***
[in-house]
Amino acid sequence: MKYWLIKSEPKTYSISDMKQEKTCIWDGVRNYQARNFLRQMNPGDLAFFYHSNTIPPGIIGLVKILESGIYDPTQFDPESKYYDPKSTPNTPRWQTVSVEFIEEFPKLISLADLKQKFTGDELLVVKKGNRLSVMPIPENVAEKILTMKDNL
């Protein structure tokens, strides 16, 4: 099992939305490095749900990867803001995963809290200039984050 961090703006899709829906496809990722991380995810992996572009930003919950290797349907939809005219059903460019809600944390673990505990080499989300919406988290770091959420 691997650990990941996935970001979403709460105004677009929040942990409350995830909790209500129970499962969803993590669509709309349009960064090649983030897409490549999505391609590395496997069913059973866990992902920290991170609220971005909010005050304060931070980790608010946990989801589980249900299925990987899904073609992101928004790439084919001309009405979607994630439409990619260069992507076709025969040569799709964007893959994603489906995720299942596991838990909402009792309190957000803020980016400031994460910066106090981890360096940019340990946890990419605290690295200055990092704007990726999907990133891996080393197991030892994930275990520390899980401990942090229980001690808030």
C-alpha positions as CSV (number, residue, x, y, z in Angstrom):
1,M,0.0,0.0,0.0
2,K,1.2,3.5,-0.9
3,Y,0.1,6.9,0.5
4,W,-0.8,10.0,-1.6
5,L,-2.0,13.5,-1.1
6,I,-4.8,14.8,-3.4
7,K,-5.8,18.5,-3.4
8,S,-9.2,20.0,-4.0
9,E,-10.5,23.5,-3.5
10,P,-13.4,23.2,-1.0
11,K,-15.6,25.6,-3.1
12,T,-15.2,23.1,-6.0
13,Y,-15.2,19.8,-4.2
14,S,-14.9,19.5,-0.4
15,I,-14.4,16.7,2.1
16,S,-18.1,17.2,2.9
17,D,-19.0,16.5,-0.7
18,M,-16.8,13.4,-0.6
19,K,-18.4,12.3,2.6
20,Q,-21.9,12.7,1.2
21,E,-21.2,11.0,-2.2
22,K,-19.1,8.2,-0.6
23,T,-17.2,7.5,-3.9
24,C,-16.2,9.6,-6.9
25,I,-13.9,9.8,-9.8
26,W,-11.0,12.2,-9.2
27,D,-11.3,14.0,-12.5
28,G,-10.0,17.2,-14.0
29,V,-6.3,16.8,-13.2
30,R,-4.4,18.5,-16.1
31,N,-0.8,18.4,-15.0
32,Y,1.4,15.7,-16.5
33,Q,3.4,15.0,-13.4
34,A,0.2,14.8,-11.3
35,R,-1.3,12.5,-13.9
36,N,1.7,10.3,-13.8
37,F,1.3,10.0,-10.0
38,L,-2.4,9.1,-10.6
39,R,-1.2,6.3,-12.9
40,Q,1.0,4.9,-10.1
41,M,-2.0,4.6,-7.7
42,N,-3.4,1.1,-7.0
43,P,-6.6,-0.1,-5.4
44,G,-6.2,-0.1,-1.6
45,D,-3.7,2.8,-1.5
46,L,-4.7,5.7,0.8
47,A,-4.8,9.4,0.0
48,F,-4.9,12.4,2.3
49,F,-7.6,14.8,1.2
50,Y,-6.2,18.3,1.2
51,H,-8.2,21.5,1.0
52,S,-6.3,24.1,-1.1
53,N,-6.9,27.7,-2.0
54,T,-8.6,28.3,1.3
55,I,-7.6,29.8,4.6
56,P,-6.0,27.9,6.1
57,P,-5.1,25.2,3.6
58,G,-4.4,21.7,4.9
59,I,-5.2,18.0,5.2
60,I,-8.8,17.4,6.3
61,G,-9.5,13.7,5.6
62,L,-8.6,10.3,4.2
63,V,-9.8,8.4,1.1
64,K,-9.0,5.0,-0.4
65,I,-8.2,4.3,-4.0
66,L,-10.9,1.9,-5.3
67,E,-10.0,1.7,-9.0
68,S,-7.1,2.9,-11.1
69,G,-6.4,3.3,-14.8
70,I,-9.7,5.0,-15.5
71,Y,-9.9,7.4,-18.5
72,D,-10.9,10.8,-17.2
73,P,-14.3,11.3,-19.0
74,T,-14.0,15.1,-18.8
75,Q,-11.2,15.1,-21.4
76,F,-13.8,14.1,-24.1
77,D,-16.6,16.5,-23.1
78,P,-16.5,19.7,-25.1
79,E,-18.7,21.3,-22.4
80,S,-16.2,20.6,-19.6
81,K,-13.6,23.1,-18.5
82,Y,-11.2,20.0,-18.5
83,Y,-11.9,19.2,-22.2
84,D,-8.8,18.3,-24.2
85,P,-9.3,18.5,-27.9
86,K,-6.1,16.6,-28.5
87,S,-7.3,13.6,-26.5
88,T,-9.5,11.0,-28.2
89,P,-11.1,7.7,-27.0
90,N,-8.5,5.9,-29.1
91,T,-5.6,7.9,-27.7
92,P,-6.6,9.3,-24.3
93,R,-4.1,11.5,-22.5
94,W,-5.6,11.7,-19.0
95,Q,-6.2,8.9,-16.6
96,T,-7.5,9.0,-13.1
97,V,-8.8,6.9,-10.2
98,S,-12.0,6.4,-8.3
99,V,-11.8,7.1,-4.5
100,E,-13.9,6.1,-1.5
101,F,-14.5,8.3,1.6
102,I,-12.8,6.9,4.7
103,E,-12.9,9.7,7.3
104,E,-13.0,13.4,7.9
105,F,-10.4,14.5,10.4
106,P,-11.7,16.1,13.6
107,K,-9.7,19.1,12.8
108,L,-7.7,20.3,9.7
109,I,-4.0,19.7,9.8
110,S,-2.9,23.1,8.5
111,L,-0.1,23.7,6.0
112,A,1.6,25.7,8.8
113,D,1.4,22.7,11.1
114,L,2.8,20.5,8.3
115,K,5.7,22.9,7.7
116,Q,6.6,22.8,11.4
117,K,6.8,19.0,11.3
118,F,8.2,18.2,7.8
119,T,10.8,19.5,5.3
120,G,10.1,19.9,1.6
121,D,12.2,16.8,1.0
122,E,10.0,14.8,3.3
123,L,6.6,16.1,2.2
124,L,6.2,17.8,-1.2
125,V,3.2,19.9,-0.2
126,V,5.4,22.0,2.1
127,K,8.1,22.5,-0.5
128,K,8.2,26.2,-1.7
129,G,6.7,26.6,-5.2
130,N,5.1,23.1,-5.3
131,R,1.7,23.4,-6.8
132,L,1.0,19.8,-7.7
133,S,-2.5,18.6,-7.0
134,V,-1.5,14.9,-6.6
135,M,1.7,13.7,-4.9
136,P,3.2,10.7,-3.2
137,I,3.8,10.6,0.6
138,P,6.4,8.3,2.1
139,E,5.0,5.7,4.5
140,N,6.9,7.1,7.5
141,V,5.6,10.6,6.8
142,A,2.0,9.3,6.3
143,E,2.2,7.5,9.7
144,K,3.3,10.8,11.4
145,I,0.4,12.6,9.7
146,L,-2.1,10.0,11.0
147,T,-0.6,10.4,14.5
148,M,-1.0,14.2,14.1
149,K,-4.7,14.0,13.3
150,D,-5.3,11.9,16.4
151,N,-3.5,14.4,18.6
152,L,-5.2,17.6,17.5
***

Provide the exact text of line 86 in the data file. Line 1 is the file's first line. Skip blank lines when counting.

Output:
82,Y,-11.2,20.0,-18.5